20. 20. K-mart, USA (Czech Republic+ Slovakia)
  21. 21. Costco, USA (UK+ Mexico+ Korea +Japan)</li></ul>Refer Exhibit 10<br />
  22. 22. Wal- Mart into Europe<br />Britain: <br />Entered in 1999 by acquiring U.K ASDA retail chain<br />8.4% market share at the time of acquisition<br />3 supercentres and 247 stores<br />Introduced Wal-Mart IT systems, investment resources, buying power, low prices<br />Price margin increased 13% over competitors<br />Introduced low-cost George apparel line<br />
  23. 23. Wal-Mart in Germany<br />Entered by acquiring Wertkauf chain (24 stores) + Interspar chain (74 stores) in 1998<br />Established players: Metro Group, Rewe Group<br />Strategy: <br /><ul><li>Price leadership (by low cost)
  24. 24. Centralized distribution
  25. 25. High quality customer service
  26. 26. Inventory control system</li></ul>Consequences: Price war <br />
  27. 27. 1) Wal-Mart not successful in Germany<br />Stringent regulatory Environmental law<br />Zoning Regulations<br /><ul><li>Prohibited the construction of stores with more than 800 sales area
  28. 28. Large-store development was hampered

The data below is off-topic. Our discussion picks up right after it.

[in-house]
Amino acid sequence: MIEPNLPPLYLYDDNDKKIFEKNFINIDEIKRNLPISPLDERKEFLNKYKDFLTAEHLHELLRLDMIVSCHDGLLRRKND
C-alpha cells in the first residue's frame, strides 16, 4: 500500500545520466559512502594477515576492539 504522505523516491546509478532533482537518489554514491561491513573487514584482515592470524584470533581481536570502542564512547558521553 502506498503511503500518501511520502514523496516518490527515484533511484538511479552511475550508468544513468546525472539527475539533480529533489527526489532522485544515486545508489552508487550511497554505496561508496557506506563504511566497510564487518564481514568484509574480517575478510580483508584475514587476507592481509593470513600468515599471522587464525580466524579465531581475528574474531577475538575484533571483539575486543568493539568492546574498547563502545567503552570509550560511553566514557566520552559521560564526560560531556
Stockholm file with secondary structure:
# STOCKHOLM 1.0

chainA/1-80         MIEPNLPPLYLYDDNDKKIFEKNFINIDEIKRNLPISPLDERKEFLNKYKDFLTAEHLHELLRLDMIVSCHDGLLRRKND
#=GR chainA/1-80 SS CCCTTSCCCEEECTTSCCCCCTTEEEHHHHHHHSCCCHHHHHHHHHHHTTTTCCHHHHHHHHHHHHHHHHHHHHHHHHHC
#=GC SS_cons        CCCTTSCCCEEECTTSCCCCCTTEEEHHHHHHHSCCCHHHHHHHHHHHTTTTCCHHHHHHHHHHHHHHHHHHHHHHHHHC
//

29. 29. Objective: to protect traditional retailers </li></ul>Pricing policy<br />Strict labor laws<br />Store hours<br />Customer service culture <br />Suppliers<br />Competitors<br />
  30. 30. Porter’s 5 forces analysis<br />
  31. 31. Bargaining Power of Supplier<br />Very high<br />Poor suppliers network<br />German suppliers were slow to adjust to Wal-Mart system- centralized distribution centre<br />Strong connection with already established players<br />Low switching cost since abundance of retail companies<br />
  32. 32. Bargaining power of Customers<br />Very high<br />German customers not accustomed to friendly atmosphere<br />American culture imposed on them<br />Presence of strong German competitors<br />Switching cost low<br />
  33. 33. Competitive Rivalry<br />Huge competition from Metro, Aldi, Lidl, Rewe<br />Established in European market in many years<br />Loyal customer base<br />Strong suppliers and distribution network<br />Hard-discounters<br />Same strategies as Wal-Mart “low cost”<br />
  34. 34. Low threat of new entrants <br /><ul><li> New firms would face task of beating the prices of wholesale giants
  35. 35. Cost of entry is high
  36. 36. resources, competencies and competitive capabilities are needed to enter the market </li></ul>High threat of potential substitutes<br />
  37. 37. 2) Benefits for Germany:<br /><ul><li>Employment opportunities
  38. 38. Technological innovations
  39. 39. Efforts to motivate employees
  40. 40. Hire temporary workers or shifts</li></li></ul><li>3) Mistakes:<br />German market had head-on competition<br /> Imposing American business approach<br />Overlooked the local needs<br />Wal-Mart can use Germany as base for expansion in Europe <br />Can use trade harmonization to develop suppliers relationship in European market<br />Need to create goodwill <br />Adapt to European standards of business <br />
  41. 41. THANK YOU<br />